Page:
Some terms get thrown around so flippantly in the media these days. Whether it be the “elite quarterback” or the “shutdown corner”, far too many analysts hand these labels out to the completely undeserving simply because they’re trying to emphasize how good of a player the guy being discussed really is. For someone to be truly elite, they have to be rare. In a class by themselves. Truly the best of the best. How can you throw ten or fifteen guys together and label them all elite? All players are not equal just because they are the best available at their respective position. There has to be a hierarchy of some sort, right? I believe so, and I’d expect most of you would agree with me.
Let’s dive into the “shutdown corner” discussion a little deeper here. What constitutes a shutdown corner? What qualifications must they have? Well let’s look at the standard by which all corners will forever be measured, the one and only Deion “Primetime” Sanders. The term shutdown corner was not all that common before Sanders. Nobody had ever seen a guy take away one receiver the way he did. Not only did he man up and shadow each teams top receiving threat every week, he almost always completely shut him down. On top of not allowing completions to his man, as if that wasn’t enough, Sanders put the fear of God into every quarterback he faced with his ability to get the ball back for his own team. It was a high risk proposition to even consider throwing his direction. Through natural born rare talent and hours of film study on opposing receivers to learn their tendencies, Sanders became the greatest shutdown corner to ever play the game. He was one in a million. Elite in every sense of the word.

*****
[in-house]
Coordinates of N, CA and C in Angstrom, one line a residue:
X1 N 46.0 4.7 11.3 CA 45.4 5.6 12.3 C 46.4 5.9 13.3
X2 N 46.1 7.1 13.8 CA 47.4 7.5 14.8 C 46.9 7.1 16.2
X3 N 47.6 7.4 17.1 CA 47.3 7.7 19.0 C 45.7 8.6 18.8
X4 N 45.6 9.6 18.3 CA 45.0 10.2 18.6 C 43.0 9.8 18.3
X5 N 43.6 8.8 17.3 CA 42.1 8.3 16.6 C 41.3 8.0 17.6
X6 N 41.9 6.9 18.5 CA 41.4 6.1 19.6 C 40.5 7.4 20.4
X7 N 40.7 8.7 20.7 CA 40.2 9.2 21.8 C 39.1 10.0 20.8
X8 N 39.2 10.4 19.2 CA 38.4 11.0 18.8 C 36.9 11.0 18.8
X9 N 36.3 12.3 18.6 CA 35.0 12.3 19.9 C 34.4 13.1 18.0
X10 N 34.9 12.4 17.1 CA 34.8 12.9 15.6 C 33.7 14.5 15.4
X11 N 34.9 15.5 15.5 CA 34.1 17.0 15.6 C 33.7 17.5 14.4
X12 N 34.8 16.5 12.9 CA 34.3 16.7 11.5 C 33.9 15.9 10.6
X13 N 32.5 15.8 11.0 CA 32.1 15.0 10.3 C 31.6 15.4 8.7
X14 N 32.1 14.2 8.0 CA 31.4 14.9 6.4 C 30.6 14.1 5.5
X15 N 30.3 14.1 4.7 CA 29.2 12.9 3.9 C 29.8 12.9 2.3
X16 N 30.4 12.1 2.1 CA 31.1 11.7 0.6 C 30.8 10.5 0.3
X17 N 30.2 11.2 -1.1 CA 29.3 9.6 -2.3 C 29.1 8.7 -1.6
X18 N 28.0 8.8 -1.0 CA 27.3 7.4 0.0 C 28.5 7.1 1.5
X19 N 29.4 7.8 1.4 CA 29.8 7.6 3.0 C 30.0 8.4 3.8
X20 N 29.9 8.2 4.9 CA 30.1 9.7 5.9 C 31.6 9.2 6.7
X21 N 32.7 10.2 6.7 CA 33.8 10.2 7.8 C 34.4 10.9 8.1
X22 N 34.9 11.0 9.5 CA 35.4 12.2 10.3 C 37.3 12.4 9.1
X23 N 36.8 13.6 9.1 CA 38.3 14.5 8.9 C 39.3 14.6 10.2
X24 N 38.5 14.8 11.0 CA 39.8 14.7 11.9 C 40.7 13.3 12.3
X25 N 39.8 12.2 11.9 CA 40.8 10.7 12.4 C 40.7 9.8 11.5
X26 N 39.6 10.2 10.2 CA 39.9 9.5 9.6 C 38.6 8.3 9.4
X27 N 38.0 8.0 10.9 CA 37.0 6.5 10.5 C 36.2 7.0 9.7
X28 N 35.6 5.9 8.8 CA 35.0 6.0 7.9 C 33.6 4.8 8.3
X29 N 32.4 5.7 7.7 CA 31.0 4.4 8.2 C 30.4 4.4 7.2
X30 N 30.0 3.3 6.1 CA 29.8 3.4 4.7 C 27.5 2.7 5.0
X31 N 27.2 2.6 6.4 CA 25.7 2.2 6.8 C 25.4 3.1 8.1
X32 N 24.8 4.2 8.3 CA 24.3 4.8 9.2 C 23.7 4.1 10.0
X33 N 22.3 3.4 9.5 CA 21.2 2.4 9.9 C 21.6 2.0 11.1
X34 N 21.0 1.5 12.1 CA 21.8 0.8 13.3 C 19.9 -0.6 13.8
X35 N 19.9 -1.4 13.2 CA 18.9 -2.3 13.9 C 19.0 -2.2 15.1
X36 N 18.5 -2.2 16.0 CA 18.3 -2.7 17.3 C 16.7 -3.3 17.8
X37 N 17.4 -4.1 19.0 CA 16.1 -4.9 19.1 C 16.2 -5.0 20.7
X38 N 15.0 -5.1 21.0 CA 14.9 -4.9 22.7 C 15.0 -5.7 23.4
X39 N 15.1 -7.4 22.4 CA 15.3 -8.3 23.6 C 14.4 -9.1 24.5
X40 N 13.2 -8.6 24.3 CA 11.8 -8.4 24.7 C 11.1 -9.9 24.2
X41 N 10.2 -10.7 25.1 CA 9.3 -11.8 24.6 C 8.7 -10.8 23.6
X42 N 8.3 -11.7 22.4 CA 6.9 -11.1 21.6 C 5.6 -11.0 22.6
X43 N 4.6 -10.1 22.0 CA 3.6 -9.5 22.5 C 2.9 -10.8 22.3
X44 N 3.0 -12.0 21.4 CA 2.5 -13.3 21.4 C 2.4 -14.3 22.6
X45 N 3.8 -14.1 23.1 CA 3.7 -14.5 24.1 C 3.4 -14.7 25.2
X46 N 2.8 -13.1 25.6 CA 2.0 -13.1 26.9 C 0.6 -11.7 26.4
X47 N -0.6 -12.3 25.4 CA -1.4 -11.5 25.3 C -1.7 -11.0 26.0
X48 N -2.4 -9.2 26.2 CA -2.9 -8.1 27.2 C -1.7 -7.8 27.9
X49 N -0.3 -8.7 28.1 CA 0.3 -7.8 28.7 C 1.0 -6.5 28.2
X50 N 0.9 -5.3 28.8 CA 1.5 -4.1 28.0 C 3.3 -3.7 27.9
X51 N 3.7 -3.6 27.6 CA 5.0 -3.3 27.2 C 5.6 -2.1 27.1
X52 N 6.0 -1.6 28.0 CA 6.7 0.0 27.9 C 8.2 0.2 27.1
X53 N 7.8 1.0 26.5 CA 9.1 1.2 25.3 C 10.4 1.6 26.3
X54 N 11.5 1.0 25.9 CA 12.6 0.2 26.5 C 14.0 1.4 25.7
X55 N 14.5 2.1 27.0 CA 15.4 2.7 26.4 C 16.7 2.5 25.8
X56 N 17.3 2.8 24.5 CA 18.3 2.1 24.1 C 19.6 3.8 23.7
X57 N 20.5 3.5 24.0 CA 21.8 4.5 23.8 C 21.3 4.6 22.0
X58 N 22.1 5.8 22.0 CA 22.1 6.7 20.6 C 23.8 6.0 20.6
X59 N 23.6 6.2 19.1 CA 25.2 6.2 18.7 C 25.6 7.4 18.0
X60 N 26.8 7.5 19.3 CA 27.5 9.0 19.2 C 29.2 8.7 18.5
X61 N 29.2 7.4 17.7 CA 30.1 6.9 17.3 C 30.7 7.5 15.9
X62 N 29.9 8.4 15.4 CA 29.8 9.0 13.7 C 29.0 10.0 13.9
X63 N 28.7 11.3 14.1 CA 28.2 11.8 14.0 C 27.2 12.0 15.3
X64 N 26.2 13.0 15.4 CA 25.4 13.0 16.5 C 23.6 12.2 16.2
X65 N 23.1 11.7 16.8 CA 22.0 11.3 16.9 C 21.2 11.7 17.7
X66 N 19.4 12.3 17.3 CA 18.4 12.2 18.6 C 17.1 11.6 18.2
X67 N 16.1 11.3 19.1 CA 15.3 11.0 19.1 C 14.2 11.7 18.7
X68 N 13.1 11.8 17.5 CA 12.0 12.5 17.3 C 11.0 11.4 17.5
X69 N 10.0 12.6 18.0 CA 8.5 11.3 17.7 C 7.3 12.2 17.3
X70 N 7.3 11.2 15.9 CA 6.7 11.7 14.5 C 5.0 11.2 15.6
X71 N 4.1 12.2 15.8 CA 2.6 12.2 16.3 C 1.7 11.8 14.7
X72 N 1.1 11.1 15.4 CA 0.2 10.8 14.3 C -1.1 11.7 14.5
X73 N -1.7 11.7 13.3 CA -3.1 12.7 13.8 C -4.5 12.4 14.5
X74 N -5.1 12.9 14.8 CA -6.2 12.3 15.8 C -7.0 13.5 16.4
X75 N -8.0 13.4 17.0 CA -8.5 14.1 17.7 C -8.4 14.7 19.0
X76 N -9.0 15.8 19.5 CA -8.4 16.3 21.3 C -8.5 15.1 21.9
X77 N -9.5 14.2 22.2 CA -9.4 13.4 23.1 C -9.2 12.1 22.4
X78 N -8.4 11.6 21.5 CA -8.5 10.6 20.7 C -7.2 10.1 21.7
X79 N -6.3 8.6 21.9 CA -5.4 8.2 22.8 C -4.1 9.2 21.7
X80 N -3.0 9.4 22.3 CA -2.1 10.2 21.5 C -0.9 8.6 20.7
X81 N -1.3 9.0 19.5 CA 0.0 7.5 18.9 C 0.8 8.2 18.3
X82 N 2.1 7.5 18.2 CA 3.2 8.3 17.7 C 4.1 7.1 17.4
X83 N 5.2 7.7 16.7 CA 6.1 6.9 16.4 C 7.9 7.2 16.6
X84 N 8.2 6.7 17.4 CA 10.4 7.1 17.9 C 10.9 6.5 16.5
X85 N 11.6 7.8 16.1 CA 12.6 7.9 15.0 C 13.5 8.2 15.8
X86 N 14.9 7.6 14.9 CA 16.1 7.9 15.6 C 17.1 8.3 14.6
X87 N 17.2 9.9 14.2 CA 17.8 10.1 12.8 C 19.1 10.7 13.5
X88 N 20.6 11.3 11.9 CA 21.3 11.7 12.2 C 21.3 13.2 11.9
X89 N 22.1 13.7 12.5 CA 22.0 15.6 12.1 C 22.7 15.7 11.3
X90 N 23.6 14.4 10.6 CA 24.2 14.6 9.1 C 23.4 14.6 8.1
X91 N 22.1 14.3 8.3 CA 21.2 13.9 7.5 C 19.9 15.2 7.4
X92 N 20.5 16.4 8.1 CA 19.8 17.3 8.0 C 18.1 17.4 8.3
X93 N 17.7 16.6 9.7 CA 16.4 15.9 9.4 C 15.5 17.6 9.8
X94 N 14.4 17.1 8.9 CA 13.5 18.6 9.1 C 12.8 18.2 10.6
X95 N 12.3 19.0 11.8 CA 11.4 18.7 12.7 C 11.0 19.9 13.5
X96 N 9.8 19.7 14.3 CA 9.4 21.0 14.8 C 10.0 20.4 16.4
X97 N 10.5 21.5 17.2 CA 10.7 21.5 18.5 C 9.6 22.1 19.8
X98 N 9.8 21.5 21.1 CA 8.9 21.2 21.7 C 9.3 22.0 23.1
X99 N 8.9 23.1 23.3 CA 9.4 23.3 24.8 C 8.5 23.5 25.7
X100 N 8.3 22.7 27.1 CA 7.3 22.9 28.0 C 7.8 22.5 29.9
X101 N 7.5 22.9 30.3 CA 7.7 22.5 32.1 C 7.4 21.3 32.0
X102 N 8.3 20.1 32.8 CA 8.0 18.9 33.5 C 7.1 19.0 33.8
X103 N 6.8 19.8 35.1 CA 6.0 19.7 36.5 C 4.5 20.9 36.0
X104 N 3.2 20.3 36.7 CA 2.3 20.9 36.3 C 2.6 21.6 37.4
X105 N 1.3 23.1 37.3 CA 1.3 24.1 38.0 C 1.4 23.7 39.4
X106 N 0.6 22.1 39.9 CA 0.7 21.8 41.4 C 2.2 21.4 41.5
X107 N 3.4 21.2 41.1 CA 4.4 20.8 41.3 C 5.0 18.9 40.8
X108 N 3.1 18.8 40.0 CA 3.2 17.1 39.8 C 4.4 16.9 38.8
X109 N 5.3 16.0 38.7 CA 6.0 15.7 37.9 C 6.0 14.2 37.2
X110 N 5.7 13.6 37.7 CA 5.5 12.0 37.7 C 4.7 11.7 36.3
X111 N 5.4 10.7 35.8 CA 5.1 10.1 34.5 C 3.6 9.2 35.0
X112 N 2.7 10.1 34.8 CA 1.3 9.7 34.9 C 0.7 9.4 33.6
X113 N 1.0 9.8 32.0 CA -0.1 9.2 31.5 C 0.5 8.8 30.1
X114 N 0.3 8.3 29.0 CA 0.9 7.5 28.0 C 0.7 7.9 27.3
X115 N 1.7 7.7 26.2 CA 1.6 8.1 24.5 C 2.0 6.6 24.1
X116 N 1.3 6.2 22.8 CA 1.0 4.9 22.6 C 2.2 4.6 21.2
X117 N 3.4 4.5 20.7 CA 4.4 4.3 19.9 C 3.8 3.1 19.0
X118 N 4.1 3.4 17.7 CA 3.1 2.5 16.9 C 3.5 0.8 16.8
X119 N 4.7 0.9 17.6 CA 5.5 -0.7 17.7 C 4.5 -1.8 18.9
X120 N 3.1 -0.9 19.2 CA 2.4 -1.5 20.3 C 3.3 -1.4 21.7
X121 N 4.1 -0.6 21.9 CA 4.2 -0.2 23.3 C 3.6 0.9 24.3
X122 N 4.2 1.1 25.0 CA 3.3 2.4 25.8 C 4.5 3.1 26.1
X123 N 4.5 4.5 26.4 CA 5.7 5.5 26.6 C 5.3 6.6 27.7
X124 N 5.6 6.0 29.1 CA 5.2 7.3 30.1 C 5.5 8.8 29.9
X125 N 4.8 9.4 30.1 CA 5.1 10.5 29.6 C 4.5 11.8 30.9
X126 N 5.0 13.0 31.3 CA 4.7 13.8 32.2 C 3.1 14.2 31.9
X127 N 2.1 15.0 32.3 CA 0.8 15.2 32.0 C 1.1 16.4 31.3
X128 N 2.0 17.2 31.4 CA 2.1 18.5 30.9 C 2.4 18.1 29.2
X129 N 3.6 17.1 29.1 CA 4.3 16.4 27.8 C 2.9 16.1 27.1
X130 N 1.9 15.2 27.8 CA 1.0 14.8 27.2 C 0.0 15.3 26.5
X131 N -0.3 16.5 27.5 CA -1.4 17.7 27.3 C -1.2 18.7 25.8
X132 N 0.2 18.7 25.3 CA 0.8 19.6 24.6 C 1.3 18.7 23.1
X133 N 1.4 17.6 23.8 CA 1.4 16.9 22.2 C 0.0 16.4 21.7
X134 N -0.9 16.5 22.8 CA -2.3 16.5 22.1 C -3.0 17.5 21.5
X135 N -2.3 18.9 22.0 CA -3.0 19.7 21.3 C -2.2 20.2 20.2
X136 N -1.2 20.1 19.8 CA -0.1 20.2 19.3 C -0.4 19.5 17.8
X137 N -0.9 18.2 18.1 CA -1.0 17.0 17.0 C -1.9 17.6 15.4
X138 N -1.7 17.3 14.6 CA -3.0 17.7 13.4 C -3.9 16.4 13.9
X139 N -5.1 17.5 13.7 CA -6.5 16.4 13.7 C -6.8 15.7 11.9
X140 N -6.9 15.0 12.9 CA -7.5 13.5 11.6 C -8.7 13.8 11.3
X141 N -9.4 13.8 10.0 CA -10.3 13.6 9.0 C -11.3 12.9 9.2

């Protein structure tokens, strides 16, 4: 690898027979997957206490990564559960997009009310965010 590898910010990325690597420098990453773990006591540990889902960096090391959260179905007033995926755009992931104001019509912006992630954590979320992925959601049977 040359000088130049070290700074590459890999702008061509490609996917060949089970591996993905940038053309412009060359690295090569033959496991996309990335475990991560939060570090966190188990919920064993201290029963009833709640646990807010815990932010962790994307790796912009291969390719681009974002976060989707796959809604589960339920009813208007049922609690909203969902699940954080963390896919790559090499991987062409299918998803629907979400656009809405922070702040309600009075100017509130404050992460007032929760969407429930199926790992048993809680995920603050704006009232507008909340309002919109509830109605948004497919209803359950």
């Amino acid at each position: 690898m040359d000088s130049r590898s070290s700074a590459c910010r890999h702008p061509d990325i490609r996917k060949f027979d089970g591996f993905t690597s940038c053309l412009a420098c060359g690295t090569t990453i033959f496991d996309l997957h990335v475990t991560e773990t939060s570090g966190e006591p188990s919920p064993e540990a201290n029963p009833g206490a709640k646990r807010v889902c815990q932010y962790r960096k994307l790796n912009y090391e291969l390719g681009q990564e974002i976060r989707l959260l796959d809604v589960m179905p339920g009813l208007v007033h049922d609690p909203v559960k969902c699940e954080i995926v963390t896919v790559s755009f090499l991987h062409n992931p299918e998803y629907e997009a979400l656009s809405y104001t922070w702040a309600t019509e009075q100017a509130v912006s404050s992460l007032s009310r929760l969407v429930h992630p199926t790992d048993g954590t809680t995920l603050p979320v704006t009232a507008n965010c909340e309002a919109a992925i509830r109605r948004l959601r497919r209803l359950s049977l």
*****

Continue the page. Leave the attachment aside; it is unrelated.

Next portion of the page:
Who in the NFL today exhibits those same characteristics? Sure their are some very, very talented corners in the league today. Joe Haden, Patrick Peterson, Richard Sherman, Darrelle Revis, Aqib Talib and Champ Bailey all come to mind and are generally at the top of the “shutdown” discussion. But are any of those guys near the level set by their predecessor? Do they do the same things Sanders did? Now I will be the first to admit it’s a lot harder to be a cornerback in today’s NFL then it was 20 years ago when Deion played. Contact restrictions and overall offense favoring rules have put a different spin on how the position is played. Still, the concepts of what makes you shutdown corner remains the same. Can you line up and shadow an opposing team’s number one wideout with absolutely no help from a safety? Can you strike fear into the hearts of opposing quarterbacks with your ability to produce interceptions? Do opposing offenses have to consider not targeting the man you are guarding? All of these things are what a shutdown corner is all about.